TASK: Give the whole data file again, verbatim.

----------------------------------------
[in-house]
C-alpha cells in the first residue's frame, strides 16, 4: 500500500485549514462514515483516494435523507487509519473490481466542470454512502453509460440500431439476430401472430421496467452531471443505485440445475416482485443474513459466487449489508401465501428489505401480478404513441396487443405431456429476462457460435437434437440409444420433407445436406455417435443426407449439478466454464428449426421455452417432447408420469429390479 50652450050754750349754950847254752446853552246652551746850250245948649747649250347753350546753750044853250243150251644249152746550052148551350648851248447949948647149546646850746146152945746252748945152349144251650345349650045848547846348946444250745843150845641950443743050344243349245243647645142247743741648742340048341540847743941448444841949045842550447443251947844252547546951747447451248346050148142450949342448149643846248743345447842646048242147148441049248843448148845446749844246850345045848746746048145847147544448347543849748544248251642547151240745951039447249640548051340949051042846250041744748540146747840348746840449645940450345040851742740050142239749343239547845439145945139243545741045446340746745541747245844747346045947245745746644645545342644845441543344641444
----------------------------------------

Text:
[in-house]
C-alpha cells in the first residue's frame, strides 16, 4: 500500500485549514462514515483516494435523507487509519473490481466542470454512502453509460440500431439476430401472430421496467452531471443505485440445475416482485443474513459466487449489508401465501428489505401480478404513441396487443405431456429476462457460435437434437440409444420433407445436406455417435443426407449439478466454464428449426421455452417432447408420469429390479 50652450050754750349754950847254752446853552246652551746850250245948649747649250347753350546753750044853250243150251644249152746550052148551350648851248447949948647149546646850746146152945746252748945152349144251650345349650045848547846348946444250745843150845641950443743050344243349245243647645142247743741648742340048341540847743941448444841949045842550447443251947844252547546951747447451248346050148142450949342448149643846248743345447842646048242147148441049248843448148845446749844246850345045848746746048145847147544448347543849748544248251642547151240745951039447249640548051340949051042846250041744748540146747840348746840449645940450345040851742740050142239749343239547845439145945139243545741045446340746745541747245844747346045947245745746644645545342644845441543344641444